Update on University's plans for furloughingMonday, 04 May 2020
The Vice-Chancellor spoke to colleagues last week as part of his summer briefings. He outlined the challenges we face as an institution and what steps we are taking to respond to or deal with these challenges. Questions at the session covered five broad themes – furloughing, plans for phased return, process for considering financial challenges, student recruitment and COVID-19’s impact on the next academic year.
In this first of the five updates covering the questions asked, University Secretary and Chief Strategy Officer Richard Messer provides an update on furloughing:
‘Furlough’ is probably a word few of us had heard of a few weeks ago but it is now in almost daily usage. Put simply, it just means an agreed temporary leave of absence from work. In the context of Covid-19, it is a mechanism that enables organisations to seek help from the government’s Coronavirus Job Retention Scheme (CJRS) for employees unable to work due to the lockdown restrictions. It also covers employees unable to work due to caring responsibilities and/or having to shield themselves.
The CJRS is open to any organisation (of any size), though the rules are quite complex and evolving. They do not neatly fit to partially publicly funded organisations like Universities and Reading along with the rest of the sector continue to clarify the rules with government. The CJRS provides employers access to a grant to cover 80% of wage costs, up to a total of £2500 per month. The scheme opened on 1 March 2020 and is currently due to run until 30 June 2020. As Robert explained last week, we are committed to making up the remaining 20% so that anyone who is furloughed continues to receive their fully salary.
Before I say anything more, I want to reiterate Robert’s assurance in his briefing – this is a temporary measure only and is not a reflection on the importance of a role or the performance of any individual. It is an immediate step that we, as an organisation, can take to respond to the financial challenges created by COVID-19 and colleagues who are furloughed are playing an important role in helping support the University’s financial sustainability.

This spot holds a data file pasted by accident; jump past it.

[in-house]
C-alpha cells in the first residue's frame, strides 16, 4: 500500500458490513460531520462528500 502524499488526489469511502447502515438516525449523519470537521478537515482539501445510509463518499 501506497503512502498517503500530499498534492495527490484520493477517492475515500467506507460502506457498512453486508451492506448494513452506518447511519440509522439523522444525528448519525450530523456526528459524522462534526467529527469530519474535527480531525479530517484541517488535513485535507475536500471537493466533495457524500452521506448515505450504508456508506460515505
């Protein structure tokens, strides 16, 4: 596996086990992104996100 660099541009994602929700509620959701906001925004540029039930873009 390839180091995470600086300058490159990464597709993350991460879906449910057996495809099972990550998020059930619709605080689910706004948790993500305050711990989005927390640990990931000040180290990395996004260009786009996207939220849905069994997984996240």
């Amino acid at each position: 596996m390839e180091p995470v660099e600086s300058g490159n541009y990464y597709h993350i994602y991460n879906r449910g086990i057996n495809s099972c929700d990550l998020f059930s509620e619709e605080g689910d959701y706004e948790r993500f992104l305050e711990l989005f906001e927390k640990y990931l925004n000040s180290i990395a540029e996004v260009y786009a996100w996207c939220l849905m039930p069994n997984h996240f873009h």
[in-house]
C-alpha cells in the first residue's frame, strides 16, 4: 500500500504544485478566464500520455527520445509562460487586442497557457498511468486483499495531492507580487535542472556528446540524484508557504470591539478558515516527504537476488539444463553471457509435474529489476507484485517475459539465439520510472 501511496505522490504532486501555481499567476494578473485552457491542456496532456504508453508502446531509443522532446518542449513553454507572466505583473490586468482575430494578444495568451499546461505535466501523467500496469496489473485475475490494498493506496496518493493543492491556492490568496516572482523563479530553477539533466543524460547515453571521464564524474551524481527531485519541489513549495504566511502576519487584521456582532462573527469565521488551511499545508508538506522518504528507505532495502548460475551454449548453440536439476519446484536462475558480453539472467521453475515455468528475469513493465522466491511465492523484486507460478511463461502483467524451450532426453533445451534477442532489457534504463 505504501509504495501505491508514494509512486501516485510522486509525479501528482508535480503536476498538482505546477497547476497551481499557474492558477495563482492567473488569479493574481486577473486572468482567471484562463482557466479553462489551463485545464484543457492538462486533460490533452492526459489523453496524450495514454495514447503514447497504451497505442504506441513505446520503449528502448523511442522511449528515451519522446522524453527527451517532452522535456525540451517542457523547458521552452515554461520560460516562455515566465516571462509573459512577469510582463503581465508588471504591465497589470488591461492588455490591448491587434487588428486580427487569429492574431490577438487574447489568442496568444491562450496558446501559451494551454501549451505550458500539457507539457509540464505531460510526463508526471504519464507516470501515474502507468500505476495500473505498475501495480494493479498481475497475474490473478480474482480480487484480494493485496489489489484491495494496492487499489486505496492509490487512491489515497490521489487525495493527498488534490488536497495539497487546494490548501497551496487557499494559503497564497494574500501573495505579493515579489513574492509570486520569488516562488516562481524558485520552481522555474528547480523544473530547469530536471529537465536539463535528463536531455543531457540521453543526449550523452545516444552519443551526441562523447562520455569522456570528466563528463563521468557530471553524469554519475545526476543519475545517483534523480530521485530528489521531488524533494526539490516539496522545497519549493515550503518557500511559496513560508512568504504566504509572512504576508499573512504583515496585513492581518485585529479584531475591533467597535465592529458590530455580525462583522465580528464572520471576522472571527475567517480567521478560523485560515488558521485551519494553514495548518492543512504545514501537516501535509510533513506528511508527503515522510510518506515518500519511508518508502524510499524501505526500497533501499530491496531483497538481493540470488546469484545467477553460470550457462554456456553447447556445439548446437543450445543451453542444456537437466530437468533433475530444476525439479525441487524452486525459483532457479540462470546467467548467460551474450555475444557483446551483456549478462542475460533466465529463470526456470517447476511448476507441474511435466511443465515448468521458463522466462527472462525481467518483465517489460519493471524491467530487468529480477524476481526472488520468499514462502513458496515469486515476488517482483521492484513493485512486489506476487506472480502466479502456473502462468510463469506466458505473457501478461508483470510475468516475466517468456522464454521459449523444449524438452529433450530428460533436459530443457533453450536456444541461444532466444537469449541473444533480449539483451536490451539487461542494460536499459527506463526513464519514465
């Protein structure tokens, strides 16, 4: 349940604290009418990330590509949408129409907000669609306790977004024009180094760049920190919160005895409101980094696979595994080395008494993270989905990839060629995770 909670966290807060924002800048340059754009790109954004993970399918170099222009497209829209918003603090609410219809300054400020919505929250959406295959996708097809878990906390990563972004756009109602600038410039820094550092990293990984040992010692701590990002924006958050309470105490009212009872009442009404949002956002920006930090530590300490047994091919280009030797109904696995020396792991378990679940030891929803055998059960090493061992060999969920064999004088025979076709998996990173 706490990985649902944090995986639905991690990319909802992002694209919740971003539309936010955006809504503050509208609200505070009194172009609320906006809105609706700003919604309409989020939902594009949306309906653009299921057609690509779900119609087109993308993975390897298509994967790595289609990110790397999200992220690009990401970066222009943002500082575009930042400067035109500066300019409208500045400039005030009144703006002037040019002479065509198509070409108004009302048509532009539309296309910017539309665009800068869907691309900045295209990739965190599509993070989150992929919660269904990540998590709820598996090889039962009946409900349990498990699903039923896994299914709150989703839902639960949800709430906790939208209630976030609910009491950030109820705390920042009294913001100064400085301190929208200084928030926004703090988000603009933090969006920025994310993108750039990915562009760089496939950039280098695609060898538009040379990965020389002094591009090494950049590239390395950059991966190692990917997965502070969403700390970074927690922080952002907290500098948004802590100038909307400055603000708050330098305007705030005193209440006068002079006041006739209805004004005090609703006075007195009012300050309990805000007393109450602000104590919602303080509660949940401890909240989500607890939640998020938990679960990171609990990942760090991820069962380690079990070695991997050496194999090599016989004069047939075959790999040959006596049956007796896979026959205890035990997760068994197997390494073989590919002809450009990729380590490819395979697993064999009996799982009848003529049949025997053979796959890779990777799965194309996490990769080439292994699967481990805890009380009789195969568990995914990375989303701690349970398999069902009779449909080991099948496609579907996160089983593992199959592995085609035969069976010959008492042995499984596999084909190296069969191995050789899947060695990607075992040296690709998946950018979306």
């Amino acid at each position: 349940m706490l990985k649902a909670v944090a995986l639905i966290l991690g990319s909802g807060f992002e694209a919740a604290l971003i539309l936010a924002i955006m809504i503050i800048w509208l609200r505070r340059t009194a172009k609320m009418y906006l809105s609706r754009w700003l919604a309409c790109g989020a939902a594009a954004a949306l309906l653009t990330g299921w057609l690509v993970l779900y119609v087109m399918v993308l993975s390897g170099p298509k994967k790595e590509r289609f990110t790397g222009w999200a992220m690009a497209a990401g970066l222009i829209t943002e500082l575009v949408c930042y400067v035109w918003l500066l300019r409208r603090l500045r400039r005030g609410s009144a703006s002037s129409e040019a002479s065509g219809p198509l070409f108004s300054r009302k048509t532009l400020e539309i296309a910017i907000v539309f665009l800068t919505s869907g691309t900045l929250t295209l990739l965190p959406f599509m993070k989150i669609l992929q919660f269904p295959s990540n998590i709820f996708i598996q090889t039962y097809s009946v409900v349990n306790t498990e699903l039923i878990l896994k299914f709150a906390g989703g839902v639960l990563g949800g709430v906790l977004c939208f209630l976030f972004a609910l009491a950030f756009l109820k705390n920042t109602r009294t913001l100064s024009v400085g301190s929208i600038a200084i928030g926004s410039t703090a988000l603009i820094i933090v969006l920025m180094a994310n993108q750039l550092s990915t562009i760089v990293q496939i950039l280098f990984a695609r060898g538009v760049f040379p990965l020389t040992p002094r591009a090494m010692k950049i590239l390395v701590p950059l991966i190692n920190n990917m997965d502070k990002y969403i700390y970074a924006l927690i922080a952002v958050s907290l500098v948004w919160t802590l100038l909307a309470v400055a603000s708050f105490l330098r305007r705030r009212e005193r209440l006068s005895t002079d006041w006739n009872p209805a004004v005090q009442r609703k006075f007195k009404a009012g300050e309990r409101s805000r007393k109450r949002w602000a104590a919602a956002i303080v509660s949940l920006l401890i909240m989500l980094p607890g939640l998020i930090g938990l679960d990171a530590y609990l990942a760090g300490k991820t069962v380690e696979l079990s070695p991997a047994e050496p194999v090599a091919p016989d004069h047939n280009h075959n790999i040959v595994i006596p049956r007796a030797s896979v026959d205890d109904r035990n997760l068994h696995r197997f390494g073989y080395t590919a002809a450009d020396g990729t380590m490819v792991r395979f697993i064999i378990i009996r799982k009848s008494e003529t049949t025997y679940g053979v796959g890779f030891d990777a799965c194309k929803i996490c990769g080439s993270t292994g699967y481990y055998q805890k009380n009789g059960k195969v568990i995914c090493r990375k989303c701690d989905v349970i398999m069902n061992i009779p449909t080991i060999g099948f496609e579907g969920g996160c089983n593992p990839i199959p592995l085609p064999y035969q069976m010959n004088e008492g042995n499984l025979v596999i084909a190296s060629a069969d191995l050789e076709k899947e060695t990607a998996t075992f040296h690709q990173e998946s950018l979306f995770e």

We have worked with Heads of Schools and Functions to identify cases where furloughing could be considered, with a clear view that any furloughed roles should not impact our ongoing activities or place additional burden on other colleagues. We will continue to work with Heads of School and Function as the rules become clearer and as some colleagues move into a position where they are no longer able to work owing to lockdown restrictions. HR Director John Brady has consulted with UCU and the Staff Forum separately to ensure that their feedback and suggestions are built into our request for CJRS support.
The financial pressures created by COVID-19 mean that is in all our interests that we now move quickly. A small group – comprising Chief Financial Officer Samantha Foley, Pro-Vice-Chancellor (Academic Planning & Resources) Mark Fellowes, Legal Services Director Julie Rowe, John Brady and me – has reviewed all the recommendations made so far from Heads of Schools and Functions, and following UEB confirmation this morning, we are going ahead with furloughing of the first group.
Any furloughed colleagues will be contacted where possible by their line manager in the first instance and shortly thereafter receive a formal letter from HR. This will provide more detailed information about the arrangements. As mentioned earlier, those colleagues will continue to be paid at 100%, including pension contributions and other such benefits, and the terms and conditions of their employment remain unchanged. While it is very important that colleagues do not undertake any work at all for the University while they are furloughed, they can still continue with any volunteering. They will also have access to all of our staff welfare resources and can take advantage of training and development opportunities, for example through UoR Learn.
The scheme is currently open to the end of June, so unless the government extends the scheme further, colleagues will return from furlough no later than 1 July. We will let all colleagues know if the government extends the scheme further.
If you have any queries or concerns, please contact me, John Brady or your HR Partner.